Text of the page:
Yeah, and same for the executive they do. They are so much more successful when they are working in partnership with an executive assistant and let them shine and let them in. So it's absolutely true. There's one question that I like to finish up on and it's all about spreading the love in the assistant industry. So I just wonder if you can recommend any events or books or publications or websites that you've used in your career that

have helped you move forward? Yeah, absolutely. First and foremost, your minute shape. So your minute taking shape is my gospel. It's my Bible. I started this role and they were like pushing you're gonna be doing all the governance meeting minutes. I was like, Well, I went in with taking notes. Like I mean, it's probably my weakness. I was like What Can I Do I remember something across you on LinkedIn. And you have this minute taking chichi and that is literally on my wall. One one at work and one out I'm a law professor Steve pizzas are as good as possible to jump on is on a change management, one management thing. And it's a field robustness and resilience. And I just started on it. And it's very interesting is the fact that a lot of it is about changing your mindset. So really, really take charge of ourselves development and find out from the organisation don't have because you don't even have to do this, go to your HR team, go to someone who's been in business for a while, and ask them if there's a learning development budget. Ask them if there's anything like that, that will aid you, I can help you go on record, I can do that, because we have that here last night, but that was one of our benefits here is that a that we can our own kind of future career prospects. And just I guess the other thing you can do is just follow on LinkedIn and have a look and speak to people even if you don't know them, just randomly message them and say, Hey, I've not come across your profile. And people did it to me, and I'm like on display. And they've grown now into mentees. I've emailed somebody last year and asked him if I can go to them interested in financing unwanted and a woman the unofficial mentor, but it's about shared knowledge. And for any yeas and VAs Hello ma how to issue are. You don't know everything. That's the reality. And you don't know everything if you have other people who can be this.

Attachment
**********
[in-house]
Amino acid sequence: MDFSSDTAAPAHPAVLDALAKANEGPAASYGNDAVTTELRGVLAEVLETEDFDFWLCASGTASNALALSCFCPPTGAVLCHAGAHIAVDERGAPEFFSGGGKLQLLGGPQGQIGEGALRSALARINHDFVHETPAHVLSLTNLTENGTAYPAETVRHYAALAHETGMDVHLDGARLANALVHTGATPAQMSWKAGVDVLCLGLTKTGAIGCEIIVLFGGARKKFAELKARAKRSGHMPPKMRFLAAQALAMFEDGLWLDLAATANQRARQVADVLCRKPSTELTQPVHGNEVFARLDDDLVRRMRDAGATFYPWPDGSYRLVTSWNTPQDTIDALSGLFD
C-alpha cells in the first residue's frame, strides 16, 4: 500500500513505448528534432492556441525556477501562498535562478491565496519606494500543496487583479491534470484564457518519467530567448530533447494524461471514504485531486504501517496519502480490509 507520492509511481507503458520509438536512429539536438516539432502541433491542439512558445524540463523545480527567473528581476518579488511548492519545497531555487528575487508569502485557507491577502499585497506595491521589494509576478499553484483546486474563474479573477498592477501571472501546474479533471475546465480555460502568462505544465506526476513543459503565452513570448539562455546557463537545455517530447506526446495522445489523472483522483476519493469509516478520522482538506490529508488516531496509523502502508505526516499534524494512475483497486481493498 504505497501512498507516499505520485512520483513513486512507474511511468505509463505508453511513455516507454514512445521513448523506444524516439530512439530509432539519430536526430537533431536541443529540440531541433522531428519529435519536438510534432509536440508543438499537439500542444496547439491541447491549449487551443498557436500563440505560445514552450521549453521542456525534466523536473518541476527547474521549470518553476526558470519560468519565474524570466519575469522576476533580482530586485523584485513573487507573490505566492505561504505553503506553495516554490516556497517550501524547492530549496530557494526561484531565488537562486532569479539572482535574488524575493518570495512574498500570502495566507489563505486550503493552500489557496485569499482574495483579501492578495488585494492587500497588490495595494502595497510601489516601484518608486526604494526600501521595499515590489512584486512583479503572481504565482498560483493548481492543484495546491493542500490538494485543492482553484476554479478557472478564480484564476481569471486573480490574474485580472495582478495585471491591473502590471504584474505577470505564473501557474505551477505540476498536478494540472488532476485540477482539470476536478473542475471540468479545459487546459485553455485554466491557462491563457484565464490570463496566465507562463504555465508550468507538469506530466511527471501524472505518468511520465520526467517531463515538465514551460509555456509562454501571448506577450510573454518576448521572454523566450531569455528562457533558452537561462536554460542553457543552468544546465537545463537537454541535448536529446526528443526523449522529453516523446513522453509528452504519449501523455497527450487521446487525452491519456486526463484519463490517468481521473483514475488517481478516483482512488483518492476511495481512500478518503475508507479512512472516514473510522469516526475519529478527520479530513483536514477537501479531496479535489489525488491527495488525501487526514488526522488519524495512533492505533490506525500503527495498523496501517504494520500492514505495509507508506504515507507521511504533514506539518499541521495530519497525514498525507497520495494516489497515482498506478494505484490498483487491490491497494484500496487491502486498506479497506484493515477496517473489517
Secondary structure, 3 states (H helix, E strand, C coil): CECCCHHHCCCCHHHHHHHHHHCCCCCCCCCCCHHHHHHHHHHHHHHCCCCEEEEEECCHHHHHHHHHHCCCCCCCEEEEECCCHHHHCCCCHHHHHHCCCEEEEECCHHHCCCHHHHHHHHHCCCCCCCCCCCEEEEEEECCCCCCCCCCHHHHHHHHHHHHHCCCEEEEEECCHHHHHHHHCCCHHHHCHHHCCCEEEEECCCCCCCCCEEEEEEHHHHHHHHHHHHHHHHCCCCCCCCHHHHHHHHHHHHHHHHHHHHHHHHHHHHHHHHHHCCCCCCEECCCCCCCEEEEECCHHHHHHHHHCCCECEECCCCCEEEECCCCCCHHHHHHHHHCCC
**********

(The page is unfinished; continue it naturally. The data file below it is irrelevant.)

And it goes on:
Nicky Christmas 51:36
That's all we've got time for I'm you've given so much wisdom there. So I so appreciate it. There's so much that assistants are going to learn from you. So thank you so much

for having me. I really appreciate it. It is absolutely amazing what you're doing, and the platform you're giving to EAS and pas in industry to be able to do this and also what you do with practically perfect PA is top notch. And yeah, thank you. So thank you so much

Nicky Christmas 52:16
thank you so much for listening to the EA campus podcast, we would love for you to take a minute to subscribe to the EA cannabis podcast on iTunes, Spotify, or wherever you find your podcasts. If you could give us a review, we would so appreciate that as well. If you want to check out the show notes, you can do that by going over to the EAA campus.com forward slash podcast and take a look at everything that we discussed. You can also find all the links to the resources, articles and tech that we mentioned during the show. If you want to join the conversation inside the EAA campus community, you will also find all of the information on the EAA Campus website. The community continues to grow and we have an amazing group of assistants sharing their careers. We have ongoing events and training for our members and we would love to see ambitious and career driven assistance join the EAA campus. Thanks for your time and I hope you tune in again to the next episode of the EAA campus podcast.